From a distance, with its white wooden cladding and high pitched roof, this restaurant does look suspiciously like a shed. Home for years to the old Ark restaurant, under brothers Oliver and Richard Gladwin it’s had a playful makeover that’s as much barnyard as back-garden, with piggy portraits, bits of tractor, and charming staff in check shirts. It’s a fitting setting for the food, which goes beyond the usual hackneyed take on British. Plates are small, meant for sharing, and divided into sections such as ‘mouthfuls’, ‘fast cooking’ and ‘slow cooking’. The menu changes regularly; many ingredients are sourced from in or around the family farm in Nutbourne, West Sussex (including wine from Nutbourne Vineyards). From fresh-tasting carrot houmous with sourdough breadsticks, to the meaty goodness of the Nutbourne banger with own-made mustard, it was all delicious, and inventive without being tricksy. Hake with samphire, capers and a slick of red pepper sauce was possibly our favourite plate, though spatchcock quail with cucumber, poppy seed and a delicate barbecue sauce ran it close. Only a slightly too salty, overly fatty veal blade with haricot beans and black cabbage disappointed. Puddings are wickedly good – their ‘Magnum vienetta parfait’ is a reinvention of the old standard (with added salted caramel and dark, dark chocolate) that has to be tried. We’ll be back – especially as prices are so very reasonable for the area and the quality.Read more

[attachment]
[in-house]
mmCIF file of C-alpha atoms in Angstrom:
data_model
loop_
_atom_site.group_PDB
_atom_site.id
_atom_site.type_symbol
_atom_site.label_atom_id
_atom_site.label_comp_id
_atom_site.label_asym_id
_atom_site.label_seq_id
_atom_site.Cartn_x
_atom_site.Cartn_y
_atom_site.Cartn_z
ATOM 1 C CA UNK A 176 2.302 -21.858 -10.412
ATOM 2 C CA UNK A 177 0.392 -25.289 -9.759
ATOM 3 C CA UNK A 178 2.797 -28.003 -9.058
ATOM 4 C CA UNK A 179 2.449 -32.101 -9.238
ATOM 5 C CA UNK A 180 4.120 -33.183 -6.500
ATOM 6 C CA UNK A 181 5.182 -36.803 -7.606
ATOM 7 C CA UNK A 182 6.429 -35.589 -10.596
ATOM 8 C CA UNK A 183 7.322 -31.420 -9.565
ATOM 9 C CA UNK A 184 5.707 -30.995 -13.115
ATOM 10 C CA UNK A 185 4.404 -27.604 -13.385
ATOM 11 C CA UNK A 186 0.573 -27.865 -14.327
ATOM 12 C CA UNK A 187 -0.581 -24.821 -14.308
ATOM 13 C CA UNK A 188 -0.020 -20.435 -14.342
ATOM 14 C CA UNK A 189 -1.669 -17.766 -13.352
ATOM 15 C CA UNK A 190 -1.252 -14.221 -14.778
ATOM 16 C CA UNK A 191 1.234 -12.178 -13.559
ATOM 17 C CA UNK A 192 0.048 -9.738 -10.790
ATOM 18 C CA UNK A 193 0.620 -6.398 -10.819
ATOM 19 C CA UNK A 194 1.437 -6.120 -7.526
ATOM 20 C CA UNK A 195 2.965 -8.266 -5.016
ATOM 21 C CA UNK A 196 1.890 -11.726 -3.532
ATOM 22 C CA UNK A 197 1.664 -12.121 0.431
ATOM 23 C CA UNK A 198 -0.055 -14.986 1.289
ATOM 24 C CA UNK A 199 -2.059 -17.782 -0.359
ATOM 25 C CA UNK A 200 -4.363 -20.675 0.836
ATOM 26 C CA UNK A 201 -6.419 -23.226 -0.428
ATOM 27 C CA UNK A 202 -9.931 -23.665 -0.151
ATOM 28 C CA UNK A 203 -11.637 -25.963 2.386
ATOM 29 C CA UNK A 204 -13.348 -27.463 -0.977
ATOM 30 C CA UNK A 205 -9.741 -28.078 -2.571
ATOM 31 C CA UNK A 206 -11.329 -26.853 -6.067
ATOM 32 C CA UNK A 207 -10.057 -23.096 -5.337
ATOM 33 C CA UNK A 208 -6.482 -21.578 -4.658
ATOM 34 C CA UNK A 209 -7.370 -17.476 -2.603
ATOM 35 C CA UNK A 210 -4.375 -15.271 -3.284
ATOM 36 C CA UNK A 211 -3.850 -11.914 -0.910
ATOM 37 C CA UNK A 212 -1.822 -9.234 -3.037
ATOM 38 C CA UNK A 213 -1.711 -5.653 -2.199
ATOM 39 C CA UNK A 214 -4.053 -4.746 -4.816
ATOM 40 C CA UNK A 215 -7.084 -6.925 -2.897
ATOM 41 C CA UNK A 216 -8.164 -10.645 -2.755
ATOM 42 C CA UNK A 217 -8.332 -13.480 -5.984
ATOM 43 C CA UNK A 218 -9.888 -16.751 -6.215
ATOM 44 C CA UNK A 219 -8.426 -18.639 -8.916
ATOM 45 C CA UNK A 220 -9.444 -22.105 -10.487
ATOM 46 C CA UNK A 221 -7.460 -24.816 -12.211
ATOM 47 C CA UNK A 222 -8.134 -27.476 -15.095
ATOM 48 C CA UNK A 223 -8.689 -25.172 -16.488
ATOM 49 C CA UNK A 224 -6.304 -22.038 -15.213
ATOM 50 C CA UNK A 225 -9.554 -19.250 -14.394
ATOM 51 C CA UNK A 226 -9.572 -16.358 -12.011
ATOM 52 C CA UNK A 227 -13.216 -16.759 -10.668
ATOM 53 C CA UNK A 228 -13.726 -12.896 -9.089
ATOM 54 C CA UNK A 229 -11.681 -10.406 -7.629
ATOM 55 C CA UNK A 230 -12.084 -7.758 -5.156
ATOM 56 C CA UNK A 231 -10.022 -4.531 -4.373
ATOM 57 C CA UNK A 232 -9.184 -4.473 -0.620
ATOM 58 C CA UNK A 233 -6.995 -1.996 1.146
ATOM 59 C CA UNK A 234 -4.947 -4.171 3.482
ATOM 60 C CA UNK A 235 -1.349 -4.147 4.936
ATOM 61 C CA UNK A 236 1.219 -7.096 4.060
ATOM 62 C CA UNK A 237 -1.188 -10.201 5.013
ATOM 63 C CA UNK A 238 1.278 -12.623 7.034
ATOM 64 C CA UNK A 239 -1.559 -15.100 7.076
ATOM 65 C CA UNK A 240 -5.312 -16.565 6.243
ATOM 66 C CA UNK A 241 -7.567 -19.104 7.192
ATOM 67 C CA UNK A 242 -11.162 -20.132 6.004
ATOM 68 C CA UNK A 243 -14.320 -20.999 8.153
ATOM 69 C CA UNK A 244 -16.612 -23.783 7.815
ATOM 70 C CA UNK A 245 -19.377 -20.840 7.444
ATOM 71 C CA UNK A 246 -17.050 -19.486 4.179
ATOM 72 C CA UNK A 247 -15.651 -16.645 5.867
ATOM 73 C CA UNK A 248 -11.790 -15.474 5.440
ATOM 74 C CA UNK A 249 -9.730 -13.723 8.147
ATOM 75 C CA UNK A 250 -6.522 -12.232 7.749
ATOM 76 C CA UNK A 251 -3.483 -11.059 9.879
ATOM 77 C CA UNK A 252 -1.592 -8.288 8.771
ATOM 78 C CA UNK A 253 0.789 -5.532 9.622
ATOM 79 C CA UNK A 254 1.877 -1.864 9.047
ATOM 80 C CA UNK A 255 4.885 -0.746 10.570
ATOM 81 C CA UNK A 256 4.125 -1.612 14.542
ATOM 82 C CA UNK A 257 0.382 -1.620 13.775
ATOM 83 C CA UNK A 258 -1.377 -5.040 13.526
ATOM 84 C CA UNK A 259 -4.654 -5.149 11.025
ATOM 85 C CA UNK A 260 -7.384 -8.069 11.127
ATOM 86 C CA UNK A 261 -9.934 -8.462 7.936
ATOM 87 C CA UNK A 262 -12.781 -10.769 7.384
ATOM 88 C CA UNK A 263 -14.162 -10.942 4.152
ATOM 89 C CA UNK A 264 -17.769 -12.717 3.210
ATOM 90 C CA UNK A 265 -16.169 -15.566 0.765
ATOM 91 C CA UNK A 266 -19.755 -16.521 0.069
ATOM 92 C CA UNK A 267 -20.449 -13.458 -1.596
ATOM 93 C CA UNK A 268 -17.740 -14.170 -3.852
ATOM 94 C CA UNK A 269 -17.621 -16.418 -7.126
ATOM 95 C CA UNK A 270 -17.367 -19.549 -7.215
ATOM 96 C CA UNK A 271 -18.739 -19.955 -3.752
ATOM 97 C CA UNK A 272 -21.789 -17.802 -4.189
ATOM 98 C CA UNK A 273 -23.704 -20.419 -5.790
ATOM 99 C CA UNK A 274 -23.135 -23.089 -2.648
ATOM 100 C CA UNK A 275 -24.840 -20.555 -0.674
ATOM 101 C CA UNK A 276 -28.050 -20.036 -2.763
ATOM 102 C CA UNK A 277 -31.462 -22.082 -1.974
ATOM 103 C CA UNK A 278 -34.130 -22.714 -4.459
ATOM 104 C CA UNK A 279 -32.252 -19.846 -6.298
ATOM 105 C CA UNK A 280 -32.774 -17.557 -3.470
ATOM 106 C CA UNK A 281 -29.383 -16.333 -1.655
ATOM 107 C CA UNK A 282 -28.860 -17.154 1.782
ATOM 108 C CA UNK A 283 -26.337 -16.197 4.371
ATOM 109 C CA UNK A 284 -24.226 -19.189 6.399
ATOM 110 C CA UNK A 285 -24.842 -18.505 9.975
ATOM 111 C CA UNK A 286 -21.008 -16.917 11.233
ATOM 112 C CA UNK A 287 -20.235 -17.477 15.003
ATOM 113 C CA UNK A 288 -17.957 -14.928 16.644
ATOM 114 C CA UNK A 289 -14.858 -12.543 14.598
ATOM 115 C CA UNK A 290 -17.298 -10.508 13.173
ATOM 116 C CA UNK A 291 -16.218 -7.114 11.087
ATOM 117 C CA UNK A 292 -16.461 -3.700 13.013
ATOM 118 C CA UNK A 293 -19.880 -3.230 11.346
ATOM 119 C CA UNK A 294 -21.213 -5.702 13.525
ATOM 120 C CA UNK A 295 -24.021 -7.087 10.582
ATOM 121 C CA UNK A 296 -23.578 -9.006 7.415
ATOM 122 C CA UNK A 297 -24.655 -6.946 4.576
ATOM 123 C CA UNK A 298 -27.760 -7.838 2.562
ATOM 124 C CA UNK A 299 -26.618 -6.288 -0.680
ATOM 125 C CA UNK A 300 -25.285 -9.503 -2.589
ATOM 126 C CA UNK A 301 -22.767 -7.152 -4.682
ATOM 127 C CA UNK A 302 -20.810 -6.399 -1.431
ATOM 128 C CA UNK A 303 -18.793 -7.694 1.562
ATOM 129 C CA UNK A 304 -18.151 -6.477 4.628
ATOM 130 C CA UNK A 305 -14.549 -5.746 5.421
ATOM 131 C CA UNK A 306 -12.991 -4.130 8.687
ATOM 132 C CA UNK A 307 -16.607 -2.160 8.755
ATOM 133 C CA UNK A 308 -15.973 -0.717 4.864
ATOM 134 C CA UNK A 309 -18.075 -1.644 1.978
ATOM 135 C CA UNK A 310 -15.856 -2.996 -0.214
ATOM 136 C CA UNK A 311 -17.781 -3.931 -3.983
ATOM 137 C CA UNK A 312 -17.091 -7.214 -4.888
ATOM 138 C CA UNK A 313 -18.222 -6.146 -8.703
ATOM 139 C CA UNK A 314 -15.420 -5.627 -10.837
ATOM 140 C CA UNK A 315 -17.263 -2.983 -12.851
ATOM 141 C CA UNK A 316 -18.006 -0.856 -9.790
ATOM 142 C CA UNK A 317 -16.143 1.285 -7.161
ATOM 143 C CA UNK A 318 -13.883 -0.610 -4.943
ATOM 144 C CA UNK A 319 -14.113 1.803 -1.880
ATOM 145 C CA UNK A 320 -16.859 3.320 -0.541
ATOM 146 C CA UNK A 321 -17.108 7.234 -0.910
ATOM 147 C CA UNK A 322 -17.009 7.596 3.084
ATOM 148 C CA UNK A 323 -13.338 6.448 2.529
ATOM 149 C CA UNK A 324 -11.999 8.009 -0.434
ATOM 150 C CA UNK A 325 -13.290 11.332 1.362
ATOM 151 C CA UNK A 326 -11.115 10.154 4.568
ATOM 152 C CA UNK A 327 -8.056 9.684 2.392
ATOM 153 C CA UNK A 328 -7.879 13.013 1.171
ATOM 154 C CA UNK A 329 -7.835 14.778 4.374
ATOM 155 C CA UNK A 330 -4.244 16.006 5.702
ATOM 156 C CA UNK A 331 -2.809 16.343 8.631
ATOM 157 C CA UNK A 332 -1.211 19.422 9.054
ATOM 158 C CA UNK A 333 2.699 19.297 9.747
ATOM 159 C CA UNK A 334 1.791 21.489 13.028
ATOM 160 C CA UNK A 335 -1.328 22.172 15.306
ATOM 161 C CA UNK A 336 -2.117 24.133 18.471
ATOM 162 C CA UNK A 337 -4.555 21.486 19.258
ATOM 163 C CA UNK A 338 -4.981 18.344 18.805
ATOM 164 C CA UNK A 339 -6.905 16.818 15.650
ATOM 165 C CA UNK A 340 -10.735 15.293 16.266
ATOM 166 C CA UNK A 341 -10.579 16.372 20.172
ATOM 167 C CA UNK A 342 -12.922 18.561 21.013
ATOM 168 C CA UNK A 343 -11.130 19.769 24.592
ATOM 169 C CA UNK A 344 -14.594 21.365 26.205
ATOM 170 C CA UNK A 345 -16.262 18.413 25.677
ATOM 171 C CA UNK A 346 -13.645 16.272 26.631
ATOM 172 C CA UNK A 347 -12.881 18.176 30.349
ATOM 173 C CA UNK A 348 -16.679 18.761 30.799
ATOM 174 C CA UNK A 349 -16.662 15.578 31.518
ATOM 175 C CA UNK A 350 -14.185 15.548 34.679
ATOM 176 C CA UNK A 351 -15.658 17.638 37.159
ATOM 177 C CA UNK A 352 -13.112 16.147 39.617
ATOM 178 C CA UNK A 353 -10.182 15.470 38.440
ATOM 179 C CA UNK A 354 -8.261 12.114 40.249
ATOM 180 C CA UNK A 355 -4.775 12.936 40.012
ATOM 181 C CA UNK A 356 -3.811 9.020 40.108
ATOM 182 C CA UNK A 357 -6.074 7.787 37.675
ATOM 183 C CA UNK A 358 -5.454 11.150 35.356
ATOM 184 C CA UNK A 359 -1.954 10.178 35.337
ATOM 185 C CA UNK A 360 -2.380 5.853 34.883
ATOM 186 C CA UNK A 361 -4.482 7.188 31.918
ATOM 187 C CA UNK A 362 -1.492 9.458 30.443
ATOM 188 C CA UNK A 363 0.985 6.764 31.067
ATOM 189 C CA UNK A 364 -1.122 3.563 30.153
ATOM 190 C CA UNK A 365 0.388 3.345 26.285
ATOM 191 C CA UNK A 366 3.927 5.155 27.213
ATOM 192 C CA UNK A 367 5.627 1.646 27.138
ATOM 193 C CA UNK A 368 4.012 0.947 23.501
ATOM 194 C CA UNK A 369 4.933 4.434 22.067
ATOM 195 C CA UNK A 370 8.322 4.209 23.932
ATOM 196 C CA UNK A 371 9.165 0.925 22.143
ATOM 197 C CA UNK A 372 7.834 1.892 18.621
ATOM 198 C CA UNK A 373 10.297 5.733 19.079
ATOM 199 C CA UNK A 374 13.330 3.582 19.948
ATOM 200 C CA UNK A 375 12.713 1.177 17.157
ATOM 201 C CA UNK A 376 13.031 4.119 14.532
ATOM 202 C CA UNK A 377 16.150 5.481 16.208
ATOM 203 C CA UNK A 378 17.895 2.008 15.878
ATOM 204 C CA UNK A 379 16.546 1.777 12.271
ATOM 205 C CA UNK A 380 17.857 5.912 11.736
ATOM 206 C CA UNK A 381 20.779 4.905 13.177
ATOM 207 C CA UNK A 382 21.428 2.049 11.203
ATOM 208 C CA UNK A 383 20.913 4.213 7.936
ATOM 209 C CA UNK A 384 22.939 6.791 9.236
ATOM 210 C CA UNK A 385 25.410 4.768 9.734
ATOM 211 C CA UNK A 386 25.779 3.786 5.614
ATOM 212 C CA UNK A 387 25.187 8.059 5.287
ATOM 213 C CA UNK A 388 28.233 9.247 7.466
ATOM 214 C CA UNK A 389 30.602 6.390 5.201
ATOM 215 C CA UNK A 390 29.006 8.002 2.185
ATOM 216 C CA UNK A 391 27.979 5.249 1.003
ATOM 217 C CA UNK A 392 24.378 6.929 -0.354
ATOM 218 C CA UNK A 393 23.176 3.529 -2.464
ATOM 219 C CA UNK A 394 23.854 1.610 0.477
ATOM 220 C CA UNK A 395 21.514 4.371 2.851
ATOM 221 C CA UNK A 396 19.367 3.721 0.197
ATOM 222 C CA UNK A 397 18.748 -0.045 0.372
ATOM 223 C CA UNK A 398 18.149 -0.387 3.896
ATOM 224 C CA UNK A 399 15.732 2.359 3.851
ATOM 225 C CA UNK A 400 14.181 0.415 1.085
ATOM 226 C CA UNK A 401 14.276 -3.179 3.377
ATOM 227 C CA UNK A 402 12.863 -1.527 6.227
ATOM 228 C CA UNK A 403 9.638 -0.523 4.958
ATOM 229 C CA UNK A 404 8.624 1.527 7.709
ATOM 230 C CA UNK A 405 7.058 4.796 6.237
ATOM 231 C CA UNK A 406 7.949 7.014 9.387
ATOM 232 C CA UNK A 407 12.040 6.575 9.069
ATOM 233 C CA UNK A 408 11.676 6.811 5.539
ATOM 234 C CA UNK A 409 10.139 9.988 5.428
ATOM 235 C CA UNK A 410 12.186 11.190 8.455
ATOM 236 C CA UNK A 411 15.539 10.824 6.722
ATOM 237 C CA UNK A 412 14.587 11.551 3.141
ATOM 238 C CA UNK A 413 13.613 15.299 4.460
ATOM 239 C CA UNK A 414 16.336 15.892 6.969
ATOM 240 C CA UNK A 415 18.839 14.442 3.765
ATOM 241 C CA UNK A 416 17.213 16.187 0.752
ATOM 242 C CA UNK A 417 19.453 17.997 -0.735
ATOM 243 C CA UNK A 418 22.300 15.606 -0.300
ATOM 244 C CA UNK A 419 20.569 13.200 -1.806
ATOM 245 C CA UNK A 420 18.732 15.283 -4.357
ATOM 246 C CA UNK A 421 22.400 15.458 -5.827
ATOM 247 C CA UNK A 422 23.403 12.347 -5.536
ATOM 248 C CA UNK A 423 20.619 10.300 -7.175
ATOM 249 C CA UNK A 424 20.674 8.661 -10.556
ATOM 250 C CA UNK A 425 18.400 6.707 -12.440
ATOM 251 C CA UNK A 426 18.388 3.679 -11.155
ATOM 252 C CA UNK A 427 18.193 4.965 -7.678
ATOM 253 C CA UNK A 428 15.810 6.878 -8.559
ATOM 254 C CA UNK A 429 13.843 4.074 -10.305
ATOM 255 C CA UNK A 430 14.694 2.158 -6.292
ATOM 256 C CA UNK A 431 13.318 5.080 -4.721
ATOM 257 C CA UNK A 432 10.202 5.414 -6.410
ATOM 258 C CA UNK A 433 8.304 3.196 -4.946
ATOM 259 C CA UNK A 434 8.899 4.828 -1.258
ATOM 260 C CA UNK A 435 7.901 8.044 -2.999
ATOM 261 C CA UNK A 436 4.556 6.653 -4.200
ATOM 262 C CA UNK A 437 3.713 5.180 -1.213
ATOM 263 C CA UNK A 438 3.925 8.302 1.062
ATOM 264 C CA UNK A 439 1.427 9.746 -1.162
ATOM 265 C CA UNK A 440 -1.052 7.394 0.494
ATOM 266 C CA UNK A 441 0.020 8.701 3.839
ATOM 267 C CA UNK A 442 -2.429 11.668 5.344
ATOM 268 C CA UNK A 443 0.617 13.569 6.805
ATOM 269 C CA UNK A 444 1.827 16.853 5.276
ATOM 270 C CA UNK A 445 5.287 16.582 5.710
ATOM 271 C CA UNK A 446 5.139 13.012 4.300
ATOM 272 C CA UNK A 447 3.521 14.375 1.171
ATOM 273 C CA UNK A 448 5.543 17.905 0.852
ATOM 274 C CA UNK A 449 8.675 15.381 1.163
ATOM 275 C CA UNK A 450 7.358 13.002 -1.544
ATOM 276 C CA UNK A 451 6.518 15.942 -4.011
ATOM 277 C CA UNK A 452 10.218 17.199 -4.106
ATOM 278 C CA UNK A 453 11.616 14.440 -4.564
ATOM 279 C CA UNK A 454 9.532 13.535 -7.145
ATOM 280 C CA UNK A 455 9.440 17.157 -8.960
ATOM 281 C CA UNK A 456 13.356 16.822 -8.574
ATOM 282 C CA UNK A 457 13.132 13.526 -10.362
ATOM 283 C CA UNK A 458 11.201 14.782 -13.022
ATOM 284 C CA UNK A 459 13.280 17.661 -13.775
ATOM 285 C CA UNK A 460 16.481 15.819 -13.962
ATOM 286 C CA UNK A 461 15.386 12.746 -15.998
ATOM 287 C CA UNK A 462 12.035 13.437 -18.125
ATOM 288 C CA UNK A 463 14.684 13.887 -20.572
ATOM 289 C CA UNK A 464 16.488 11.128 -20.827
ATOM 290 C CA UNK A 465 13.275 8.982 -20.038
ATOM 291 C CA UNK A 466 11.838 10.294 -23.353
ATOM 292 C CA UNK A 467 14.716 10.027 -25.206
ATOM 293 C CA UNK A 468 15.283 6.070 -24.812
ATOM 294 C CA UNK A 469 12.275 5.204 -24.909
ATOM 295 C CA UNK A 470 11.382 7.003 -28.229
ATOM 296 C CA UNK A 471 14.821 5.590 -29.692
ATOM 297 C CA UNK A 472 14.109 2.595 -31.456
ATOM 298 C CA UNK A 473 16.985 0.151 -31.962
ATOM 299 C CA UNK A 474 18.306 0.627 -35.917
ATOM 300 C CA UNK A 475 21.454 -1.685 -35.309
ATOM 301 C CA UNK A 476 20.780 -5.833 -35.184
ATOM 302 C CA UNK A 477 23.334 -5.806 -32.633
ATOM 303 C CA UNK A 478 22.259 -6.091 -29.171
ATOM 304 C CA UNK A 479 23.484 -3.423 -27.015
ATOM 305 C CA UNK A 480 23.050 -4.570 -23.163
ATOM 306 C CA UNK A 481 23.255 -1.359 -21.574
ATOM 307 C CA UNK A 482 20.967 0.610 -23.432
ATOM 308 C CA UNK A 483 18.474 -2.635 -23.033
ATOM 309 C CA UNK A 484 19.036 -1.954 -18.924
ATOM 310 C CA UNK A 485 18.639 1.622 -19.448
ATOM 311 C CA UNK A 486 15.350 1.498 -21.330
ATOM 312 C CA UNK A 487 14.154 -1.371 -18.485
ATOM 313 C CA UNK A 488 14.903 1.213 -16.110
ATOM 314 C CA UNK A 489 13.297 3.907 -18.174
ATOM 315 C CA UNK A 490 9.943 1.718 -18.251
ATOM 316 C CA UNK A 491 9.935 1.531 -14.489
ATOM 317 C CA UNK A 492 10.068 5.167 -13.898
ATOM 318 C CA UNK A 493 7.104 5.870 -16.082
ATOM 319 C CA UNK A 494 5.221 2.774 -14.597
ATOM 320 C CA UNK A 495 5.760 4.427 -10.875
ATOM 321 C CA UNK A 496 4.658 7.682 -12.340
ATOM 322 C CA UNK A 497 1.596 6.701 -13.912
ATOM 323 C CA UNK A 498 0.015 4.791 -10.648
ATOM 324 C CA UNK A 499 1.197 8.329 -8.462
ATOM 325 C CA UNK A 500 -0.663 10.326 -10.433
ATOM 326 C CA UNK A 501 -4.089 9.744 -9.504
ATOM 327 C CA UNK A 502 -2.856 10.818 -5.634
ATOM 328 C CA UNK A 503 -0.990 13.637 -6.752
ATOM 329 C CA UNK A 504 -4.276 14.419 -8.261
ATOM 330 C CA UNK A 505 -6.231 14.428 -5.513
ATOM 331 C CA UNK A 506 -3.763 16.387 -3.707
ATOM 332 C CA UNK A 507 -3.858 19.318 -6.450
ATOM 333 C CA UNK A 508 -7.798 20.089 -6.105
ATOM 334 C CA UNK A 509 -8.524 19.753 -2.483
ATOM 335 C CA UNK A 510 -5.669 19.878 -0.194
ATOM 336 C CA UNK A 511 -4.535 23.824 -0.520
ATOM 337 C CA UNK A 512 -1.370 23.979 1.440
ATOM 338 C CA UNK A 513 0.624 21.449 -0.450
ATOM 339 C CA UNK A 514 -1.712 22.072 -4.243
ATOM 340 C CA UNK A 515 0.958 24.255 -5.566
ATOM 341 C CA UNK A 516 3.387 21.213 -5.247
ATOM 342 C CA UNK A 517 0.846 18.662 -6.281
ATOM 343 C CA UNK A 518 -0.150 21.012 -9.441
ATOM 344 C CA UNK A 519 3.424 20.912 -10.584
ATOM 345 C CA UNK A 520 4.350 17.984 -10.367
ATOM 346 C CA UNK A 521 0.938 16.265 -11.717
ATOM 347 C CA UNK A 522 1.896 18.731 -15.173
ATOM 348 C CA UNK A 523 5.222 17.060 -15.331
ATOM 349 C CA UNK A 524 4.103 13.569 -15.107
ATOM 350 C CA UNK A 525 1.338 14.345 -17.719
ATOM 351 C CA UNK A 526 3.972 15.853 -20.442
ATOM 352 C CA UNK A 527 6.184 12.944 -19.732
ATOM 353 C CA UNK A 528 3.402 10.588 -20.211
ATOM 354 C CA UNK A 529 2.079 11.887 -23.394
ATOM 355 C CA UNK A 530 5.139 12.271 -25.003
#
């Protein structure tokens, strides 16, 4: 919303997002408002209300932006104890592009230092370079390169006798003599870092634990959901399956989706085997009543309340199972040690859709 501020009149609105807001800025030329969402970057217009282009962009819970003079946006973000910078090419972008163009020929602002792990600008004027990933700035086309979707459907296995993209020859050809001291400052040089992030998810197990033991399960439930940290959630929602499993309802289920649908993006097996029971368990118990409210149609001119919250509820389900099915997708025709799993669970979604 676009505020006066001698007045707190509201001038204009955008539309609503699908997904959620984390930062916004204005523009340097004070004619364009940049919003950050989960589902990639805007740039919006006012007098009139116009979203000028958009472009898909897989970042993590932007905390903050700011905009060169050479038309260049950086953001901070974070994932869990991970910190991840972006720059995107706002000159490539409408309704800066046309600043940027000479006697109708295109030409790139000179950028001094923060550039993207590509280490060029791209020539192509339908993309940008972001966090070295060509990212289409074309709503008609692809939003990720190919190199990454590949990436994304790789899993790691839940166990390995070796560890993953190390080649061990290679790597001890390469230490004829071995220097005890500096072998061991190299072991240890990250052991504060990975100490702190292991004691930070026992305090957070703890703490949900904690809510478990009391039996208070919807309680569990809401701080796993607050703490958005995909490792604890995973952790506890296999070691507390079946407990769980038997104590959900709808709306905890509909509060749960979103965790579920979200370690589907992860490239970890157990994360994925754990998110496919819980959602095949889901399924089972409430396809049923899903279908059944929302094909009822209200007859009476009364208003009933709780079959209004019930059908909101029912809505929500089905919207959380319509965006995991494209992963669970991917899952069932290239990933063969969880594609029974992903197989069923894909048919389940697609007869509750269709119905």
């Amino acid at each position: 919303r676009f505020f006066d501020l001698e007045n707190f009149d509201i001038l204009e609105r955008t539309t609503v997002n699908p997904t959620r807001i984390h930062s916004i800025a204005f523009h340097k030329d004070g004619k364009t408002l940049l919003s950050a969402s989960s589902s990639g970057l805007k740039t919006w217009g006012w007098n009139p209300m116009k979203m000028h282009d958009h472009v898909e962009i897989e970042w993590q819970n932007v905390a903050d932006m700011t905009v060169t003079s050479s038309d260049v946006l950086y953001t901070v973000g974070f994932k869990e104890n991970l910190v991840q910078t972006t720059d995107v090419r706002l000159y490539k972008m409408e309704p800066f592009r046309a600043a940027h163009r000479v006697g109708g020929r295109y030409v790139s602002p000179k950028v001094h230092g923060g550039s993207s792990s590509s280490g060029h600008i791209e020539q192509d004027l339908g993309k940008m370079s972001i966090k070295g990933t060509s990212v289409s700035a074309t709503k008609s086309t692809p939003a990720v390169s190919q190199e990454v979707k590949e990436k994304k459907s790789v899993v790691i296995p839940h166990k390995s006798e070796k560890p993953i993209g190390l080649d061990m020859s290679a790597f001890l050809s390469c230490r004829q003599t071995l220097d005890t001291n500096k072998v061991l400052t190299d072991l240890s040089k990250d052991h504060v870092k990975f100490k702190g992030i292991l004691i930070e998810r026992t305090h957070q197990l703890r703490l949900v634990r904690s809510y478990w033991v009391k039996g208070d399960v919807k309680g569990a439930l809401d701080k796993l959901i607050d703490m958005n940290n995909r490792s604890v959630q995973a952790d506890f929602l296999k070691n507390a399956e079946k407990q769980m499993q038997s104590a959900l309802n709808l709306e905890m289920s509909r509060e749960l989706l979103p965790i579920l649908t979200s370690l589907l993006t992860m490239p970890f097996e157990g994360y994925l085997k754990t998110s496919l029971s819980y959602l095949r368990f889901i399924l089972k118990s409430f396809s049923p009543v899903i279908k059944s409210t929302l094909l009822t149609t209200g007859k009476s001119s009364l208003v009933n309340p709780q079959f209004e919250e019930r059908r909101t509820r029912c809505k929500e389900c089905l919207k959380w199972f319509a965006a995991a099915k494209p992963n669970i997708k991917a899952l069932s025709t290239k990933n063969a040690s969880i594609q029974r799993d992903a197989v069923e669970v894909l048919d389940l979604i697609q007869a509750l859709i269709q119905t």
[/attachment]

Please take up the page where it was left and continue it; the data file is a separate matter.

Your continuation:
Remaining laudably tongue-in-cheek while the rest of Ladbroke Grove drowns in chichi spots, Trailer Happiness is not a cocktail bar as such – with its deliberately tacky decor (Tretchikoff paintings galore) and DJ hatch, it’s far too informal for that. However, the drinks here are taken seriously, with many of them made to vintage American recipes, and both the mai tai (Appleton V/X rum, orange curaçao, orgeat syrup, bitters, fresh lime) and the Cotton Mouth Killer (Elements 8 Platino, Mount Gay and Wray & Nephew rums, lime, apple, guava juice, apricot brandy, Galliano) do justice to the legend. The recommended beer is not American but König Pilsener from the German town of Duisberg; ingredients for the food, among them ‘TV dinners’ such as beef fajitas, are sourced as much as possible from the area.Read more